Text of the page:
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If this sounds like a ridiculously neurotic question, that's because it is. That said, and discussion aside, according to Par[e]ve kitchen certifications and ordinances around the world (and especially in the United States), how can a seasoned cast iron skillet that browned a flank steak one night, be redeemed to serve an observant vegan or strict kosher meal the next?

What are ideal steps/rituals/best practices for rendering it compliant with:

  • Practical, reasonable steps to assure cross-contamination does not occur (i.e. should I take any special steps beyond a salt scrub?)
  • Any general religious observance could conscientiously be observed (an answer here would simply rely on advertising, and any regulation upon it based on health inspections or public safety departments)
  • Any strict religious observances

This is not a question about how to clean a cast iron skillet. I just don't want to have to bury mine in the yard in some odd ritual, but I want to know where people would stand based on any additional cleaning/sanitizing/sanctifying measures I might take.

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...having a kosher cast iron skillet just won't have you set up for cooking kosher. Really, it won't. –  sq33G Feb 19 '12 at 21:31
    
@sq33G I think you may be misunderstanding the point of the question. The point is not necessarily to specifically kasher the pan for Jewry; I was looking for answers that would cover both a practical and a symbolic cleansing (happened to revolve around Kosher) to make for a pan that a Vegan would eat from. If you read the answers, rfuska gives a good explanation of the Kosher guidelines, and sam does well hitting the generalities and problems behind answering the question. –  mfg Feb 21 '12 at 20:07
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2 Answers

up vote 6 down vote accepted

There are a few aspects to consider, but will always boil down to "you have to ask the individual".

Making a piece of cookware "safe" for a given person involves two components:

  1. Removing the contaminant in question in a manner that will prevent accidental ingestion of said contaminant.
  2. Making the item seem un-contaminated. At first glance this is similar to the first part, but has less to do with the physical molecules, and more to do with people's perception of cleanliness, as seen through their cultural lens. If a toothbrush falls on the bathroom floor, many people will throw it away because of the persistant sensation of uncleanliness, even if a dishwasher cycle would be more than enough to satisfy point 1. "Is it clean?" is as much about physics as it is about perception and intent.

For vegans and vegetarians, there are no guidelines of any kind. Individuals who are vegan or vegetarian for primarily environmental or health reasons will probably be satisfied with any simple cleaning to meet condition 1, and are probably unconcerned with item 2, as it applies to meat. Vegans and vegetarians who are primarily motivated by ethics will be more impacted by item 2, and may prefer not to eat off the pan. While some may be satisfied by various "rituals", there is no standard for such rituals.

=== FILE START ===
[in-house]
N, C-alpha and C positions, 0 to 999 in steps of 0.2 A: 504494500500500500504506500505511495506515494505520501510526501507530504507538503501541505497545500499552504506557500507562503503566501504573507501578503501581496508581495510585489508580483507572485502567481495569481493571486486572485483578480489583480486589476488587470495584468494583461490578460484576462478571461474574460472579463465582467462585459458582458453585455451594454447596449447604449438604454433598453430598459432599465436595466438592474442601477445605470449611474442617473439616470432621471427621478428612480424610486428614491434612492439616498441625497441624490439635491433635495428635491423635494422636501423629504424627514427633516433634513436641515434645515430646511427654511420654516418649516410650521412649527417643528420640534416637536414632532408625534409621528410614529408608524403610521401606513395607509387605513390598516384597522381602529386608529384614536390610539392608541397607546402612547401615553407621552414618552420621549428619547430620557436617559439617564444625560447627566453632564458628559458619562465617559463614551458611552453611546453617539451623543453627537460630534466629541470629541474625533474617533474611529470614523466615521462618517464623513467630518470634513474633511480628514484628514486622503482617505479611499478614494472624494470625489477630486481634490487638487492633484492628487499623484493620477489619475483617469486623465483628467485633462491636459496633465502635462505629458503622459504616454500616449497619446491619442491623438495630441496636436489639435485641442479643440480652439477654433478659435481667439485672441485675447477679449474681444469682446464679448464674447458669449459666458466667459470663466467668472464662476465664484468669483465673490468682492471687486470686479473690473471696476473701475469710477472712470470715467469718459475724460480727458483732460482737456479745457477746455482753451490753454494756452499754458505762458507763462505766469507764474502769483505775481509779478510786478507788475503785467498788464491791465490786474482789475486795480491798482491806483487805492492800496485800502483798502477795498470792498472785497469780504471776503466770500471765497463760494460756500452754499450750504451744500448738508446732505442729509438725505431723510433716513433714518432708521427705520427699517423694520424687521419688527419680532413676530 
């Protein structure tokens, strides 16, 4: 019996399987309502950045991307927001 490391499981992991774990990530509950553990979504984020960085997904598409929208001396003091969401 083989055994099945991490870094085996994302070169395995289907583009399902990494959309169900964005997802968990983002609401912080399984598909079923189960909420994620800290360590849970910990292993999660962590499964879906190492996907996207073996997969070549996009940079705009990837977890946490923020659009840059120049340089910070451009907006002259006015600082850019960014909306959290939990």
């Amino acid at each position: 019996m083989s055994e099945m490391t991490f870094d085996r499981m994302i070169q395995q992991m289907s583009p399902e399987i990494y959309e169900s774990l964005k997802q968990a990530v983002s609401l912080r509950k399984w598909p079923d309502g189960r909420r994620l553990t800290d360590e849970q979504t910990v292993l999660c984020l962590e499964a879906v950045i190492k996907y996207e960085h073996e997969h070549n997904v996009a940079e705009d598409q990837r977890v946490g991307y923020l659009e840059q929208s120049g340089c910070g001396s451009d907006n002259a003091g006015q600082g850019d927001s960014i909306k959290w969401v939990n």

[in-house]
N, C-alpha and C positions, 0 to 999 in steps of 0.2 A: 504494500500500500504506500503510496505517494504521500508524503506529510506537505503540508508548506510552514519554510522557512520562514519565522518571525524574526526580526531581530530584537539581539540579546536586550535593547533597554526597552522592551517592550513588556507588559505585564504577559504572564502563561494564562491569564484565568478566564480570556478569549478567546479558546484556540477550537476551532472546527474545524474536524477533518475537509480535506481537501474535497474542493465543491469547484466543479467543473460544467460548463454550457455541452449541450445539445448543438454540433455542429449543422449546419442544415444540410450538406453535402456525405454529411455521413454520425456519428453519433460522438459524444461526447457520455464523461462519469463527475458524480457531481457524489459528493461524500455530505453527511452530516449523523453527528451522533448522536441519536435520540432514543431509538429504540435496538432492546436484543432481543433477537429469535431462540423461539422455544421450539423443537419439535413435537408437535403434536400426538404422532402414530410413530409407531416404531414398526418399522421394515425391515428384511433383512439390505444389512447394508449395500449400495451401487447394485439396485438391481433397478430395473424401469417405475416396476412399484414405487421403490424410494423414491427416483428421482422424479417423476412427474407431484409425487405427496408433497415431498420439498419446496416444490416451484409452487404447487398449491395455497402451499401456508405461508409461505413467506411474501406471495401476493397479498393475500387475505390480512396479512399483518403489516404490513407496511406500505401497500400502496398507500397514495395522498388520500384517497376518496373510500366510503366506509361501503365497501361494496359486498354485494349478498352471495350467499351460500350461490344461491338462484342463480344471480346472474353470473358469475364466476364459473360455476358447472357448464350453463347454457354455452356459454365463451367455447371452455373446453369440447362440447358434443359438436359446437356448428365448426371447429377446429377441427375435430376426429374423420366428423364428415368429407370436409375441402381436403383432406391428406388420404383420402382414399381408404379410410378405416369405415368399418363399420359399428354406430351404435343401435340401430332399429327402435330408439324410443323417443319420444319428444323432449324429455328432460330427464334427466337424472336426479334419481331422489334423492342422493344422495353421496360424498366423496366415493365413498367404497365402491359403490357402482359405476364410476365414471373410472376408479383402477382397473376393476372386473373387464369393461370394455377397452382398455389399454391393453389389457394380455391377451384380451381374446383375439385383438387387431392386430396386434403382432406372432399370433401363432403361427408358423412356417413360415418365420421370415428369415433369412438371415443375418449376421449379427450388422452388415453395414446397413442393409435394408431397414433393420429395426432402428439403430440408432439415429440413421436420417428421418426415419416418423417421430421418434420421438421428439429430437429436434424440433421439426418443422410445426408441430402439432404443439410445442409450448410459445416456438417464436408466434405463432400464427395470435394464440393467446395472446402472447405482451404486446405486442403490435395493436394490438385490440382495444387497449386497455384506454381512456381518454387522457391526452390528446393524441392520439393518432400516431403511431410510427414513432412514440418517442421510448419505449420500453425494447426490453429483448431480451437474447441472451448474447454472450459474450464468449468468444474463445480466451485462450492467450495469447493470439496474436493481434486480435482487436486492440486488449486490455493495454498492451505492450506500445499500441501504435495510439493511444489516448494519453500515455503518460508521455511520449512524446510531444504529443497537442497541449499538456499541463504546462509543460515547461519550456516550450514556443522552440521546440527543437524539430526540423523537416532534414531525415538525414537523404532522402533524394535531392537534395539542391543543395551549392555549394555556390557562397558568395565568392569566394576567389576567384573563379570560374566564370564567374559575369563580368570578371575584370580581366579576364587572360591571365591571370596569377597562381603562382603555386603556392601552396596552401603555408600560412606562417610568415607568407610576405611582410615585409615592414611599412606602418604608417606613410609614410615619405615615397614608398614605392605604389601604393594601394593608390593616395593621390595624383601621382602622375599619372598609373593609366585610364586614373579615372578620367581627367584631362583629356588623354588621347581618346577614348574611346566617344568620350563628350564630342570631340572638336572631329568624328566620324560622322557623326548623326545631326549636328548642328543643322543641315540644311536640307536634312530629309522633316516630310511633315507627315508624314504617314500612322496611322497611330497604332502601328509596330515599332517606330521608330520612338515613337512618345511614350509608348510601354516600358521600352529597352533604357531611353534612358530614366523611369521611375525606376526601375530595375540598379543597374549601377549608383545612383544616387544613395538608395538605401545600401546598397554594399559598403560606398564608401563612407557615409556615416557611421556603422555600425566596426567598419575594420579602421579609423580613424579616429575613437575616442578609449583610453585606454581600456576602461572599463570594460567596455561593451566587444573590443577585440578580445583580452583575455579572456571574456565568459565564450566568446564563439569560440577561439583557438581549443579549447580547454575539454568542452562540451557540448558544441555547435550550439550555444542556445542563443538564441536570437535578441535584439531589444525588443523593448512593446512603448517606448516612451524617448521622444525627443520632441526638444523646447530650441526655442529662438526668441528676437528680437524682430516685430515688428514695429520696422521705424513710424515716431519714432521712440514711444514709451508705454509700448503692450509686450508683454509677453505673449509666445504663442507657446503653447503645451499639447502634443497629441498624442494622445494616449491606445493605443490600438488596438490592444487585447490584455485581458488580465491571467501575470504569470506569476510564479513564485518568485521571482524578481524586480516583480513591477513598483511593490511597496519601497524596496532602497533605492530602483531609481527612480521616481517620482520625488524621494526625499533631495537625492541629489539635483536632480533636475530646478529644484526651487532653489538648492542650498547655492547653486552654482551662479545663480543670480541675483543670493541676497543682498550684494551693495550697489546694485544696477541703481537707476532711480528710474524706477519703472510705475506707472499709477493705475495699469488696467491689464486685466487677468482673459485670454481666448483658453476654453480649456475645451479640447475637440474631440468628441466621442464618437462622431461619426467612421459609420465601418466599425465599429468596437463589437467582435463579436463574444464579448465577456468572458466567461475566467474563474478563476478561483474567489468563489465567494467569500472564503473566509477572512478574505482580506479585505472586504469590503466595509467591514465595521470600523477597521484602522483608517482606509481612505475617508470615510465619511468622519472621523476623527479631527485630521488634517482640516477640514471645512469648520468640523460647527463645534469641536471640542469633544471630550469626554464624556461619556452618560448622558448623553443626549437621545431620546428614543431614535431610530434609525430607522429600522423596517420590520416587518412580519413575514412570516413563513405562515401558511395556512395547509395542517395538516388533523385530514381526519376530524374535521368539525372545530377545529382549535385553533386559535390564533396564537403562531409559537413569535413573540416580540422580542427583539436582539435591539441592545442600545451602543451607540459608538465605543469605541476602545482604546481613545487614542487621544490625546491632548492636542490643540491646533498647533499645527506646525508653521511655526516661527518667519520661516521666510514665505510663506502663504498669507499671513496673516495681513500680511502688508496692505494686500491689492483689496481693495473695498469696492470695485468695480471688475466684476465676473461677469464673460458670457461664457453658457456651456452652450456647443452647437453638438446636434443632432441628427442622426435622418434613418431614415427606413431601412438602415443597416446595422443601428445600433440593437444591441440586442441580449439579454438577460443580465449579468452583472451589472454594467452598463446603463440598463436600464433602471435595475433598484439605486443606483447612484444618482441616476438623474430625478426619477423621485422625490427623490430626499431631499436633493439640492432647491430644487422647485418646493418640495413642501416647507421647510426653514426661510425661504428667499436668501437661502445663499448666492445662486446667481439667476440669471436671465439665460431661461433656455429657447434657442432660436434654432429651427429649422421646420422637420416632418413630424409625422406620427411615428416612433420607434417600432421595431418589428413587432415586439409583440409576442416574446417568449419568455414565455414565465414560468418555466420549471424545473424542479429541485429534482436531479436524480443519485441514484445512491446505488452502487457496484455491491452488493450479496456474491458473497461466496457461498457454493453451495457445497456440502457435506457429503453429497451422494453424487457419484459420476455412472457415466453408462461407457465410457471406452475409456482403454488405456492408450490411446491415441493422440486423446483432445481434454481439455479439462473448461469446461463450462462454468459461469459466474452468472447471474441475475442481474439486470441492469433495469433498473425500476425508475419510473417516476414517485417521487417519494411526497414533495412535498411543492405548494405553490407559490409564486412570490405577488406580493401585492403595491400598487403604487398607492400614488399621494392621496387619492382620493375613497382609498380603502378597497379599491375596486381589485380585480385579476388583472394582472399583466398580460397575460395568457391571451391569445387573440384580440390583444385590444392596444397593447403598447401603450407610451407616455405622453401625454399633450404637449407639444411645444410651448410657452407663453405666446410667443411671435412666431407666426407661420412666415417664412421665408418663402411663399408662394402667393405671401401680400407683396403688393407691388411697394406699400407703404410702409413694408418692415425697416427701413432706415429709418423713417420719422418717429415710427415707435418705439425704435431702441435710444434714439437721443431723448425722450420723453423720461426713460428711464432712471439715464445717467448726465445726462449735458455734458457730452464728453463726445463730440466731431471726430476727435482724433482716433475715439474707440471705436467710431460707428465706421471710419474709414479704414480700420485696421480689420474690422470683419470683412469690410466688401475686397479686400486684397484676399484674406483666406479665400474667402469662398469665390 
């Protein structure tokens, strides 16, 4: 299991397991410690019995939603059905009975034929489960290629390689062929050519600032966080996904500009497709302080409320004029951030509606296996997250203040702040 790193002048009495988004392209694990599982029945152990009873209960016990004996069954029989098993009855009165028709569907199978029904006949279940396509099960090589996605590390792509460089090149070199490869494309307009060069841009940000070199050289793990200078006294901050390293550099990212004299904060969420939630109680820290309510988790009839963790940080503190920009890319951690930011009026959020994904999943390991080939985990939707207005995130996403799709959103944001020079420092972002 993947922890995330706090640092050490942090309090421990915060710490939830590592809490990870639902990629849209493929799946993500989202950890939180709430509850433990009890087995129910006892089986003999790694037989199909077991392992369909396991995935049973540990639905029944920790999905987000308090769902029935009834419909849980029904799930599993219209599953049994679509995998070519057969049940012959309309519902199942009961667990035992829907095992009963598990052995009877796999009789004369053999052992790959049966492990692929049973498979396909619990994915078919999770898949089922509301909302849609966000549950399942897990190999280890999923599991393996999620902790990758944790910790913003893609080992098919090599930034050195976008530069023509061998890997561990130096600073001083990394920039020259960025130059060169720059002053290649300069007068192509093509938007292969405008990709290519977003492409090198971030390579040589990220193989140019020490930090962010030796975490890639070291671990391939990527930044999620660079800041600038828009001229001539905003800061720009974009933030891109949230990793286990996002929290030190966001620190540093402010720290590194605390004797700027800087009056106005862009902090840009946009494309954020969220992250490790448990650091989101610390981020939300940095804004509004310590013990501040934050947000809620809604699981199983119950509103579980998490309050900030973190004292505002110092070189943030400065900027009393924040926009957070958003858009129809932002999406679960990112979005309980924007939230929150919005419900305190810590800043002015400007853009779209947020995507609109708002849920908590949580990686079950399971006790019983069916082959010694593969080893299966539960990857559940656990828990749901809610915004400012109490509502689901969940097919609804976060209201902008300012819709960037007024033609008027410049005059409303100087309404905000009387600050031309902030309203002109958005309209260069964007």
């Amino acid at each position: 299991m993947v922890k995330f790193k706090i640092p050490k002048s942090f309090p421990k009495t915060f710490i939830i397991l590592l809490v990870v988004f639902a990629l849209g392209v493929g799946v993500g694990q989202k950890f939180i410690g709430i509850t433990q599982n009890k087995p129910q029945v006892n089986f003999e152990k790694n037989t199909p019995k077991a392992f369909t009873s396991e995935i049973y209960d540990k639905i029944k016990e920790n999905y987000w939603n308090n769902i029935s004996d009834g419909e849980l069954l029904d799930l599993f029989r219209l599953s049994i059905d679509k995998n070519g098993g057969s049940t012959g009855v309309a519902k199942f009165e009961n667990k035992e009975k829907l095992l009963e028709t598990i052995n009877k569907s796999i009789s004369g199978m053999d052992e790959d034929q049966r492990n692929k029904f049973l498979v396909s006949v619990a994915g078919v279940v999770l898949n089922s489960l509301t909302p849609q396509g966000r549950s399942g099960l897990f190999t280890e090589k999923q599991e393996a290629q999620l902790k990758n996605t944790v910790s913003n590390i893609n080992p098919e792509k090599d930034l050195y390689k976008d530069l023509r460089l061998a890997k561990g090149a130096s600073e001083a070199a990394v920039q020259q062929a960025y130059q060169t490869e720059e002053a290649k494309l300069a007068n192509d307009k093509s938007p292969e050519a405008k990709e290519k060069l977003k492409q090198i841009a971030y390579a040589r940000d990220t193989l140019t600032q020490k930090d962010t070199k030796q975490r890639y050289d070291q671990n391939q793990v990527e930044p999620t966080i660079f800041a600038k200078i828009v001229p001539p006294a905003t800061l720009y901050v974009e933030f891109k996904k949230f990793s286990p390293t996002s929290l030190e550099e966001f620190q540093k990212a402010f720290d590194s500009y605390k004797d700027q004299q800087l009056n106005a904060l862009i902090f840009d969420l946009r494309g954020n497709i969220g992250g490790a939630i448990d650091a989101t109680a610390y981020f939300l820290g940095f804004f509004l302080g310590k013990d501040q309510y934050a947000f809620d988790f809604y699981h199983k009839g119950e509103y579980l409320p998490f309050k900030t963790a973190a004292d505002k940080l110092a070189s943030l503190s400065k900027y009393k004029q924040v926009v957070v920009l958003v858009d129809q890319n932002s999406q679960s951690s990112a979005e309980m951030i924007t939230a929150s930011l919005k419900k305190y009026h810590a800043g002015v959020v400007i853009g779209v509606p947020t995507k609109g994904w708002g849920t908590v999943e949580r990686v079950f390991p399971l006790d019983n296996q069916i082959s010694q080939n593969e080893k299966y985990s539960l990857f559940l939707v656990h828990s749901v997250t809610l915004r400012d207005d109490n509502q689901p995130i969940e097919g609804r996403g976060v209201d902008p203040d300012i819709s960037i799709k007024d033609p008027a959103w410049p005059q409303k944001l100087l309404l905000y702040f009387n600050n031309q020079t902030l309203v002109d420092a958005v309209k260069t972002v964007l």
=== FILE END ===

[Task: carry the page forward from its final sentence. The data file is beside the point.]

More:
For people who keep Kosher, some sects of Judaism allow for "kashering", which is the process of making something previously un-Kosher into something Kosher. Kashering is partially about item 1, but is primarily about item 2 - in some cases the cleaning is highly ritualized. Note that while there are some common themes to kashering, different sects will see the acts very differently, and may or may not "allow" certain methods for their followers.

For some appliances the process is fairly easy - a stainless steel sink can be Kashered with boiling water. Porcelain is seen as porous, and in many cases cannot be kashered (exceptions can be made for valuable old items, but they must remain unused for over a year). Ovens and oven-safe cooking items can be put through a self-cleaning cycle (around 800F), and must be thoroughly cleaned of all debris. Cast iron pans and other fry pans must have their entire seasoned coating removed, abrasively and/or through extremely high heat. The bare pan may then be re-seasoned in a proper way. Many consider that to be too extreme to be worth the time, and simple replacement of the cast iron cookware is advised.

Some examples of Kashering processes, though various sub-communities will see these items differently:

Ultimately, everyone will fall into a different place on the Item 1/Item 2 scale, and their habits or religion alone may not allow you to easily predict their reaction. In some cases, Jews determine that being an ungrateful guest is a greater sin than eating from a non-Kosher pan. Some vegans may find the pan forever unclean, but many will also take a more practical attitude when eating with friends than they would with their own cookware.